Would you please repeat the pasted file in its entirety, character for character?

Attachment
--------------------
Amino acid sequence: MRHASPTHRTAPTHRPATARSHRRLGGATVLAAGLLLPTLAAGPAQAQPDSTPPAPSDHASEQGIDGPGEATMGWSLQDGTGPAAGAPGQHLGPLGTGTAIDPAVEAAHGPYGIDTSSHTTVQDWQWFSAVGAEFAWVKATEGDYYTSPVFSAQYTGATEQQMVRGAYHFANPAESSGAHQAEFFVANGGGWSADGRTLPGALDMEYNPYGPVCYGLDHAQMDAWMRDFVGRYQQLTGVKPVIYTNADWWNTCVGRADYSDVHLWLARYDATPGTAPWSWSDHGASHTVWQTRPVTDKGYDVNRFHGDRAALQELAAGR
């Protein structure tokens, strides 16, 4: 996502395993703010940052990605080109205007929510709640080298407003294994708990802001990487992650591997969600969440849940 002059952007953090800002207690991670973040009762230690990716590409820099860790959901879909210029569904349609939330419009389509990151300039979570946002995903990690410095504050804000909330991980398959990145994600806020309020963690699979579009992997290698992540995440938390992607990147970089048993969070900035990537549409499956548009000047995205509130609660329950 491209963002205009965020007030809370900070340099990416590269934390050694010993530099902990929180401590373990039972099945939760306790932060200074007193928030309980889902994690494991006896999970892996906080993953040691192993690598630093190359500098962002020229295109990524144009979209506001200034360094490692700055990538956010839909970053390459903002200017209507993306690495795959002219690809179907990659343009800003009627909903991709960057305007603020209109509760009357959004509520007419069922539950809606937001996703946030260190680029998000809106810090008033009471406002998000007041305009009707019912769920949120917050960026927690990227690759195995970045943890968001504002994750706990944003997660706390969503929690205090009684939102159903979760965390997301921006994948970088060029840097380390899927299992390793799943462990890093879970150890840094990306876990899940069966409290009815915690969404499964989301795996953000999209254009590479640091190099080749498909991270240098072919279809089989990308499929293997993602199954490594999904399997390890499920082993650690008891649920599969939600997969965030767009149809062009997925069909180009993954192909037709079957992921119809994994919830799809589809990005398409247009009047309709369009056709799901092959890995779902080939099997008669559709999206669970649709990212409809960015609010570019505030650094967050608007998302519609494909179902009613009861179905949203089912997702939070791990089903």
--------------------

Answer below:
Amino acid sequence: MRHASPTHRTAPTHRPATARSHRRLGGATVLAAGLLLPTLAAGPAQAQPDSTPPAPSDHASEQGIDGPGEATMGWSLQDGTGPAAGAPGQHLGPLGTGTAIDPAVEAAHGPYGIDTSSHTTVQDWQWFSAVGAEFAWVKATEGDYYTSPVFSAQYTGATEQQMVRGAYHFANPAESSGAHQAEFFVANGGGWSADGRTLPGALDMEYNPYGPVCYGLDHAQMDAWMRDFVGRYQQLTGVKPVIYTNADWWNTCVGRADYSDVHLWLARYDATPGTAPWSWSDHGASHTVWQTRPVTDKGYDVNRFHGDRAALQELAAGR
């Protein structure tokens, strides 16, 4: 996502395993703010940052990605080109205007929510709640080298407003294994708990802001990487992650591997969600969440849940 002059952007953090800002207690991670973040009762230690990716590409820099860790959901879909210029569904349609939330419009389509990151300039979570946002995903990690410095504050804000909330991980398959990145994600806020309020963690699979579009992997290698992540995440938390992607990147970089048993969070900035990537549409499956548009000047995205509130609660329950 491209963002205009965020007030809370900070340099990416590269934390050694010993530099902990929180401590373990039972099945939760306790932060200074007193928030309980889902994690494991006896999970892996906080993953040691192993690598630093190359500098962002020229295109990524144009979209506001200034360094490692700055990538956010839909970053390459903002200017209507993306690495795959002219690809179907990659343009800003009627909903991709960057305007603020209109509760009357959004509520007419069922539950809606937001996703946030260190680029998000809106810090008033009471406002998000007041305009009707019912769920949120917050960026927690990227690759195995970045943890968001504002994750706990944003997660706390969503929690205090009684939102159903979760965390997301921006994948970088060029840097380390899927299992390793799943462990890093879970150890840094990306876990899940069966409290009815915690969404499964989301795996953000999209254009590479640091190099080749498909991270240098072919279809089989990308499929293997993602199954490594999904399997390890499920082993650690008891649920599969939600997969965030767009149809062009997925069909180009993954192909037709079957992921119809994994919830799809589809990005398409247009009047309709369009056709799901092959890995779902080939099997008669559709999206669970649709990212409809960015609010570019505030650094967050608007998302519609494909179902009613009861179905949203089912997702939070791990089903």